People-centred platform: ACFID welcomes Labor Party’s policy stance on foreign aid

The Australian Council for International Development (ACFID) has welcomed statements by Shadow Minister for International Development and the Pacific, MP Pat Conroy, that a Labor government would strengthen the position of Australia’s international development agenda within Australian foreign policy.

However, Australia’s top aid NGO body has urged the party to accelerate progress towards investing 0.5% of Australia’s gross national income (GNI) in international development by setting a clear timetable for reach the goal.

Speaking at an election forum on international development co-organized by ACFID, the international community of development entrepreneurs and the ANU Development Policy Center held at the ANU on Monday, the shadow minister emphasized the importance of putting poverty reduction and human capital at the center of Australia’s international. development policy, emphasizing that Australia’s official aid program should not be transactional in nature. “Our humanity must not stop at our territorial borders,” Mr. Conroy said.

The Shadow Minister reaffirmed the ALP’s position that reducing poverty, hunger and despair is in Australia’s national interest as these are some of the main causes of instability, conflict and violence. Mr. Conroy also stressed the need for long-term development partnerships based on a commitment to a stable, prosperous and peaceful region, stressing that health, education and gender equality are at the heart of the prospectus. help from the Labor Party.

In response to the speech, Marc Purcell, CEO of ACFID, said:

“Labour’s reaffirmation of poverty reduction and investment in people as the primary goal of development is very welcome.

“At a time of heightened geopolitical competition, poverty reduction and human development risk being distorted or lost from development cooperation to the response to the latest China-backed infrastructure project.

“That would not be the right way to work for an international development program. It will not provide the long-term partnerships and development that our neighbors seek.

“Health, education and gender equality are some of the fundamental investments that societies need, so the Shadow Minister’s focus on these areas also sets the right tone for a work program .”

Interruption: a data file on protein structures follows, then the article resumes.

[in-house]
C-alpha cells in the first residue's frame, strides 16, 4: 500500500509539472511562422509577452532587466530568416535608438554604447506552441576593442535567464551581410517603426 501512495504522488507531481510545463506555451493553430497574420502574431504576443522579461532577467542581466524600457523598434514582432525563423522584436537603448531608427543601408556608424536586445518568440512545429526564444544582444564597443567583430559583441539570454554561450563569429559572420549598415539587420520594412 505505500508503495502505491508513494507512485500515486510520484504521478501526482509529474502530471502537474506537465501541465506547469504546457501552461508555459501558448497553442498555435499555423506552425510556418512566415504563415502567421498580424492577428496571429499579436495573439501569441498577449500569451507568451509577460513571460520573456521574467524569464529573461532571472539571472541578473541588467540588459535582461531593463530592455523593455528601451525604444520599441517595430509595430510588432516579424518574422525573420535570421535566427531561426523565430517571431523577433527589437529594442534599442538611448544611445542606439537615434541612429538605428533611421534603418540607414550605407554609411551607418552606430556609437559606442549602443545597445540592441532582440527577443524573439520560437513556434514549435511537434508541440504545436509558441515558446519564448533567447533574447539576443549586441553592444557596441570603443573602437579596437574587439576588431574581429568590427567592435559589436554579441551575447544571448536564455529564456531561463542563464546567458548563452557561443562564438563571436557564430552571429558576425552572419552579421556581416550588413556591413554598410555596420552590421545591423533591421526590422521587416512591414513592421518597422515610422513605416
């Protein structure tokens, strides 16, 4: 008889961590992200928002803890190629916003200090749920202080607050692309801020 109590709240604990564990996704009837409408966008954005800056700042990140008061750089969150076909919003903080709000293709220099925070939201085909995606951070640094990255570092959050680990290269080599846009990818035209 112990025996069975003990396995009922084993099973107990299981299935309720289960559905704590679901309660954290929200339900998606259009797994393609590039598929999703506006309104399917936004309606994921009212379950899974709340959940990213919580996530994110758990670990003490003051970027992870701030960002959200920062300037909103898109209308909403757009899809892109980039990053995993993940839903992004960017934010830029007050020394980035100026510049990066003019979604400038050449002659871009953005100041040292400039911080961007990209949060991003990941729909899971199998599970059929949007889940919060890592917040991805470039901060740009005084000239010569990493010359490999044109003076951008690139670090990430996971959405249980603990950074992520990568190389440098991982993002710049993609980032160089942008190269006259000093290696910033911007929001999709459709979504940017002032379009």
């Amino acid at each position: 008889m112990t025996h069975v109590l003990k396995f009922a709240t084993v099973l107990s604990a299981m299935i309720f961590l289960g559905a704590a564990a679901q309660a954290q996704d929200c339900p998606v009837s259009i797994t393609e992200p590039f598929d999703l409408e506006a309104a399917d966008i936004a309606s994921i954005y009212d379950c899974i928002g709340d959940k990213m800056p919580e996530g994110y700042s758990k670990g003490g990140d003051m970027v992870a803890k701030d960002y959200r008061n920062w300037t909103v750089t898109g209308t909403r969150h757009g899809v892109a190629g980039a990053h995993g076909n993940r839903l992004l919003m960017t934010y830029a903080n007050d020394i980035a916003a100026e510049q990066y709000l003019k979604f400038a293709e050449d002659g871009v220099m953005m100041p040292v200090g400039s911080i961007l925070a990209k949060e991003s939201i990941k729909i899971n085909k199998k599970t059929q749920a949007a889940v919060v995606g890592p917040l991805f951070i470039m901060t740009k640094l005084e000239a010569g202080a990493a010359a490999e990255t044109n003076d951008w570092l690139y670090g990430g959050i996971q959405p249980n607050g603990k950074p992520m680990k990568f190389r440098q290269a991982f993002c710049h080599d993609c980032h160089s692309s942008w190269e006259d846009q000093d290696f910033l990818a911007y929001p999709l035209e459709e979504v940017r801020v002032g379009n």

Conroy said Labor would build capacity and capacity at the Department of Foreign Affairs and Trade (DFAT) and ensure development skills are prioritized and valued.

He said that under a Labor government, development roles within DFAT would be elevated to the same career status as some of the most sought-after diplomatic posts.

Labor is also committing to increase funding for the Australian NGO Cooperation Program (ANCP) run by DFAT by $32 million, which would build the capacity of Australian NGOs working on the ground in the region. Mr Conroy said NGOs are important development partners for the Australian government and in supporting civil society overseas.

Mr. Purcell commented:

“Rebuilding DFAT’s development management and leadership capacity is a critical priority, as is overhauling the size and structure of the aid budget, if we are to be the partner of choice in our region. Putting in place bold new incentives for development and leadership roles – like those promised on Monday – would be a positive step for what is needed.

“We would now like to see the aid budget restructured so that the current temporary and targeted measures are sustained. We would also like Labor to commit to a timetable for accelerating the amount of aid, so that we reach its stated target of 0.5% of GNI as soon as possible.

Mr. Conroy also announced that a Labor government would implement a DFAT-led review to look at new forms of development finance and policy options, beyond official development assistance (ODA).

Mr. Purcell commented:

“Labour has put the Sustainable Development Goals at the heart of their aid platform. However, there is a huge funding gap needed to support their achievement.

“Examining how we can attract more private sector capital and strengthen the human development footprint of the aid program – in areas such as climate change mitigation and the transition to renewable energy – is a practical step. to cross if Labor were elected to government.”

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